To seek vulnerability is liberating; it faces the biggest fear of all – that if others knew what we inwardly harbour, what we are really like, they would avoid us.  And yet the most attractive and interesting people are not those who look amazing or produce the greatest work – they are the ones who are confident in spite of their imperfections.  They are the ones who are willing to face rather than fear vulnerability knowing through experience how freeing and empowering it can be.

Many of us resist risk and change be it of ourselves or in others.  An attempt to be invulnerable is a vain one; it is part of our intrinsic nature and encompasses courage and compassion.  The choice we have is not whether we are vulnerable but to live with it bravely and with courage step fully across the threshold.

 

 

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Rob Ackerley Sculptor   robackerley@me.com

The Burden of Choice

      'The Writing Table'    www.rebeccapells.co.uk

‘The Writing Table’
http://www.rebeccapells.co.uk

Since the middle of the 20th century choice has become the cobweb in which western society resides.  The driver for consumerism and chief supporter of capitalism it is the meeting point of commerce, politics and our personal lives. The axis around which we chase perfection and happiness as along with the goods, we buy the idea that choice is desirable.  Choice has become synonymous with freedom – freedom to exert our preferences and spin a life exactly as we wish it to be.

  Expectations are raised and goalposts moved as we succumb to the intoxifying lure of possibilities.  But too much choice can leave us overwhelmed, saturated with options and oppressed by the burden to make the right decision.  Freedom becomes our jailor as complexity leads to paralysis and fatigue.  Too much information and too complex for us to be confident we are making the right choices; at worst it leaves a trail of anxiety that we may have got it wrong and at best a background sense of dissatisfaction that we may have missed something better.  The thrill of possibility turns to tedium, procrastination, exasperation and ultimately despair of ever achieving our goal and we may in the end withdraw from engagement altogether.

I experienced this first hand last week, spending days at a time staring with increasing chagrin at my computer screen as I attempted to work my way through the hundreds of options and variables a I constructed my new website.  More than once I was ready to give up – the sheer volume of decisions I was ‘forced’ to make was overwhelming.  Convinced that I might miss ‘the one’ I spent hours scrolling through hundreds of font styles, sizes, UPPER/lower case, bold, italic, underlined, custom –  the options were infinite.   The anticipated creative experience turned sour and it was only when I took a step back from the keyboard and revisited my original goal – for a clear and simple site to showcase my paintings –  that in the end I took control and returned to the essence of my desire.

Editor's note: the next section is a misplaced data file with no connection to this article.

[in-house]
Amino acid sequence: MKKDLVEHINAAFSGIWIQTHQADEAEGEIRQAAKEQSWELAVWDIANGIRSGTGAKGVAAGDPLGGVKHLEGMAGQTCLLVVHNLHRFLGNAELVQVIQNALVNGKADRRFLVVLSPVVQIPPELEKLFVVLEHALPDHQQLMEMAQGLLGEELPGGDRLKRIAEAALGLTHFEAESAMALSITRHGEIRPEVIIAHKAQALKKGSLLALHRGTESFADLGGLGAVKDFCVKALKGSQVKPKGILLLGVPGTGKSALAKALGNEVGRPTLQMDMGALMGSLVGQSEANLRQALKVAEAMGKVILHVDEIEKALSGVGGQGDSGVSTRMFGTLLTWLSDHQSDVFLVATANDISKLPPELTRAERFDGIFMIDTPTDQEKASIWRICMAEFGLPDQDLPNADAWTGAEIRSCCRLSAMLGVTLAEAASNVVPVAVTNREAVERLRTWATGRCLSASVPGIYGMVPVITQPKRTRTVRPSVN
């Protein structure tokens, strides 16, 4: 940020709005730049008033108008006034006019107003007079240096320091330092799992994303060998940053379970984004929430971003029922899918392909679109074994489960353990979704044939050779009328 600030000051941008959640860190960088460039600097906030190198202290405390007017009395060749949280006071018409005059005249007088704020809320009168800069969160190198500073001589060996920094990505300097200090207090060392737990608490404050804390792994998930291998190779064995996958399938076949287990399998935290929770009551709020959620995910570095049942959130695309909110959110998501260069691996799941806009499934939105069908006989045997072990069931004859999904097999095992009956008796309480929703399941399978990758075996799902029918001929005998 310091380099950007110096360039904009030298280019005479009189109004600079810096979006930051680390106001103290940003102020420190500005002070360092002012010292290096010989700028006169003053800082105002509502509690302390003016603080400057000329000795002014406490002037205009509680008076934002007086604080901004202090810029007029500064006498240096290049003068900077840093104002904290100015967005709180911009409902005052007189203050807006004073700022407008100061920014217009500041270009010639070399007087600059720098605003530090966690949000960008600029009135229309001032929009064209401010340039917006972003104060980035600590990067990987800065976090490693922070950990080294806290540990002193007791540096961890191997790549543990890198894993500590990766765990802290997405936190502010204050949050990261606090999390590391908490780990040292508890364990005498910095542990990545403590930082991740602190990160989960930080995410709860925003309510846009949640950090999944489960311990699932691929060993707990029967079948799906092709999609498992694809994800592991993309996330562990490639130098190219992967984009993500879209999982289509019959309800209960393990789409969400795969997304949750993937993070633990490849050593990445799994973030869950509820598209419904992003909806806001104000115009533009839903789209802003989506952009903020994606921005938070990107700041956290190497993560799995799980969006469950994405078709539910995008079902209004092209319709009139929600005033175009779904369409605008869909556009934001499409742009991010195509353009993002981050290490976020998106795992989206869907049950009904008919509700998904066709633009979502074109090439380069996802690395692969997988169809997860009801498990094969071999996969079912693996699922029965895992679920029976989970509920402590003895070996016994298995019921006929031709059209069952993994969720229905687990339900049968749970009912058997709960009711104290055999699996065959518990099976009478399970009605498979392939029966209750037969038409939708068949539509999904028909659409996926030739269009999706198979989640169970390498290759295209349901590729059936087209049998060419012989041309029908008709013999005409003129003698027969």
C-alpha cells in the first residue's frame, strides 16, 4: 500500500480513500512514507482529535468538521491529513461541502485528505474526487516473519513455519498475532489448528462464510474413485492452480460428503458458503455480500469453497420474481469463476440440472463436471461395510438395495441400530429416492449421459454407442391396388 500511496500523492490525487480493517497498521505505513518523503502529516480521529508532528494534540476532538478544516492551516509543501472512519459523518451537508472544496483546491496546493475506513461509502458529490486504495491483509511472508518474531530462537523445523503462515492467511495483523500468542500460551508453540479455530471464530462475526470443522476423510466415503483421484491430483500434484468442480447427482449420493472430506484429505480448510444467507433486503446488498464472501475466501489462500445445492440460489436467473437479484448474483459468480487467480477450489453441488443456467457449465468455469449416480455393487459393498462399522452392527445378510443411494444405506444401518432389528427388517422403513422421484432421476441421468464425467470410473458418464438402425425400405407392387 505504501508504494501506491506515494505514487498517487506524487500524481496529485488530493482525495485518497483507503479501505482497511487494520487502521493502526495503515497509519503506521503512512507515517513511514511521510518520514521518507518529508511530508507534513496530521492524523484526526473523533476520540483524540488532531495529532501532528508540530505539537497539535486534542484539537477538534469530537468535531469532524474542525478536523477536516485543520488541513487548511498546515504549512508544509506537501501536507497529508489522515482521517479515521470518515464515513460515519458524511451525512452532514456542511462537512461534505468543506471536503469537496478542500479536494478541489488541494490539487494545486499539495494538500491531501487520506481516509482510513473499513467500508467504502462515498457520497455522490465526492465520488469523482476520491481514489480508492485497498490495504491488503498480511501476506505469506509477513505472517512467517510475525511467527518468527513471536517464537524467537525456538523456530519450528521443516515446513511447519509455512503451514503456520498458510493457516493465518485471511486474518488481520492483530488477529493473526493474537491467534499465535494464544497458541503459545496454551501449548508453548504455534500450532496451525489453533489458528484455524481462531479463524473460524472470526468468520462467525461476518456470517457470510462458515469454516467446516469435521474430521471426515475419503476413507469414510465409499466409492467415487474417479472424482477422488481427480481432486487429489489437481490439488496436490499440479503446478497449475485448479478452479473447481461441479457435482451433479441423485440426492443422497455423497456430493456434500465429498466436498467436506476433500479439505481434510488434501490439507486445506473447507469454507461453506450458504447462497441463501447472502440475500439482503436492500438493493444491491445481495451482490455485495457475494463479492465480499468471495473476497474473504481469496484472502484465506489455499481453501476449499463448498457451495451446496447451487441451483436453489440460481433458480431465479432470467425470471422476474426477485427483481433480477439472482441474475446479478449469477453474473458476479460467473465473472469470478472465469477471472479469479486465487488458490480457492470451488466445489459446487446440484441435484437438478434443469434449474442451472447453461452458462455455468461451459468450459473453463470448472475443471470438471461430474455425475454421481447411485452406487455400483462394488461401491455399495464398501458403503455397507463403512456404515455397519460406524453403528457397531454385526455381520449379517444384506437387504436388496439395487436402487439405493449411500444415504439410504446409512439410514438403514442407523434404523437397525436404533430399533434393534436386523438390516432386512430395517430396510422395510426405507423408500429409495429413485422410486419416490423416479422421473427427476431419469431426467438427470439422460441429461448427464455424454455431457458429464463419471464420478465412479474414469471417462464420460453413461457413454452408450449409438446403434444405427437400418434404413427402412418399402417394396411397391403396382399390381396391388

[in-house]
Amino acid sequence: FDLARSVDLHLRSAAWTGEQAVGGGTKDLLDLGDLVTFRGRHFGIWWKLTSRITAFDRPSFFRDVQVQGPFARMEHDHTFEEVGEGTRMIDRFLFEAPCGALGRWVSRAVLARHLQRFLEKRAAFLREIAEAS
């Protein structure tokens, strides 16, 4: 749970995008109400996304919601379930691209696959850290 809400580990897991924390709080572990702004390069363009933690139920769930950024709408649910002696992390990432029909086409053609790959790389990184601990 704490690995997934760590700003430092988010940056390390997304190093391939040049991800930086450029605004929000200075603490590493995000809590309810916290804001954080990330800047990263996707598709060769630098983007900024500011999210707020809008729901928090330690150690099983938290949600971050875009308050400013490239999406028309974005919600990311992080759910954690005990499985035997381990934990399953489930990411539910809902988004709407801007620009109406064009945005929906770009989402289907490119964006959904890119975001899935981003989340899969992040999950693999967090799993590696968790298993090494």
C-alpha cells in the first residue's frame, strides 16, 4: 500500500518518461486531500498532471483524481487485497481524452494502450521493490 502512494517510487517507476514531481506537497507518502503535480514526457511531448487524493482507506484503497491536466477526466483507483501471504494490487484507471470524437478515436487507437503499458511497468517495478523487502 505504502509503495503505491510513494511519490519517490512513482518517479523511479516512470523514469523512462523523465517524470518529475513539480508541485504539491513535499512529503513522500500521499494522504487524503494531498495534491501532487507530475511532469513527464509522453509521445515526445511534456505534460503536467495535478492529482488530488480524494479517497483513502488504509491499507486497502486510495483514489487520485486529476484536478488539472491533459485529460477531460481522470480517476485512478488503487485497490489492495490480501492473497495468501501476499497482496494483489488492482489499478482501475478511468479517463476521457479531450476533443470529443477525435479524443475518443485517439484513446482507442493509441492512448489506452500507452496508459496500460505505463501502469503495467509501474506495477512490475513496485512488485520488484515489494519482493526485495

Surrounded by the vicissitudes of life we hinder further our progress by allowing unnecessary complexities to seep in and saturate our daily lives until the picture has become so blurred that we loose sight of our original horizon.  We literally feel swamped by the flotsam and jetsam of choice and anchored down by indecision.  The 21st century will not leave us alone, it will not hold back the tide of modernity.  But we can discipline ourselves to surf the waves of amebic decisions and only roll with the important ones.  We have the ability –  the choice – to live our identity unburdened by minutiae and from place where we bear witness as if for the first time.

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For more examples of my art visit http://www.rebeccapells.co.uk

The Child of Fear and Grievance

The temperature of nationalism has been on the rise in Europe since the beginning of this century.  This week it came roaring it’s way over the threshold of the UK parliament seating itself firmly in the chambers of power.  The middle ground is being pulled to the outer edges of fear and grievance.

At best nationalism is an invitation for the unwelcome guest to return home; at worst the exorcism of an unwanted presence in our homeland.  We struggle to let go of the way we have decided to tell our story, embellished by time and enmeshed with grievance it provides us with a sense of belonging.  Nebulous and lacking definition it longs for incarnation and roams with intent, seeking the portal of increasing support through which it can transmute and manifest.  At the same time we are not quite knowing or recognizing the form of our intention.  We explore the streets of our political landscape looking for firm ground but finding only rough terrain which keeps us off balance and unsure.

 Instead of choosing to let go of the foundational memory of those we were wronged by, a false sense of self enables a collective pain to thrive and breeds fresh fear of a contemporary but false enemy.  We cease to be afraid of our neighbours when we cease to carry the collective fear and injustice of our past, choosing instead to make friends with those we previously challenged with a beckoning hand to our future.  To let go is to enable ourselves – our nation – to see our place in the world more elementally and clearly.  It is to unburden ourselves from carrying the past and lighten the load, sweeping away the black cloud of history which was passed down to us and – without such bravery – we will inevitably pass to our children.